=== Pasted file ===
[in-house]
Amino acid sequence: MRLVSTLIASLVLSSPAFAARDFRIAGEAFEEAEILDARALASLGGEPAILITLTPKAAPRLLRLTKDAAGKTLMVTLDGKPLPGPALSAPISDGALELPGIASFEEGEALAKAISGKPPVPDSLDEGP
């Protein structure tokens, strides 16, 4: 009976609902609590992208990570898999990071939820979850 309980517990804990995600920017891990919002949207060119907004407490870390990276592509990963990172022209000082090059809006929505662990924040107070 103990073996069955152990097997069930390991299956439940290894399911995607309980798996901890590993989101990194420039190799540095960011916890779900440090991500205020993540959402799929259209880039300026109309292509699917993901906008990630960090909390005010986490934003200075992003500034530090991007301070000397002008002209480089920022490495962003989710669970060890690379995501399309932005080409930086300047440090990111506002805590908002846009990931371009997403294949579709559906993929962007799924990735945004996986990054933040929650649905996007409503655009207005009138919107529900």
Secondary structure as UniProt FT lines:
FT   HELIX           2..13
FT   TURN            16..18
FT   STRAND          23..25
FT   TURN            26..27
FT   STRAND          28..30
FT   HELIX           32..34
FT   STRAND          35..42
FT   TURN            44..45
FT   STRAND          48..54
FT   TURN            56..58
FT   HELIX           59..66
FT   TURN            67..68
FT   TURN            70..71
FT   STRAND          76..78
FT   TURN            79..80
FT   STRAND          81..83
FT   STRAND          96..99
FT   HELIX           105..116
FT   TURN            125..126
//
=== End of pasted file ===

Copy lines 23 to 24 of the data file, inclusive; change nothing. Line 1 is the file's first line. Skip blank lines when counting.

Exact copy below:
FT   TURN            125..126
//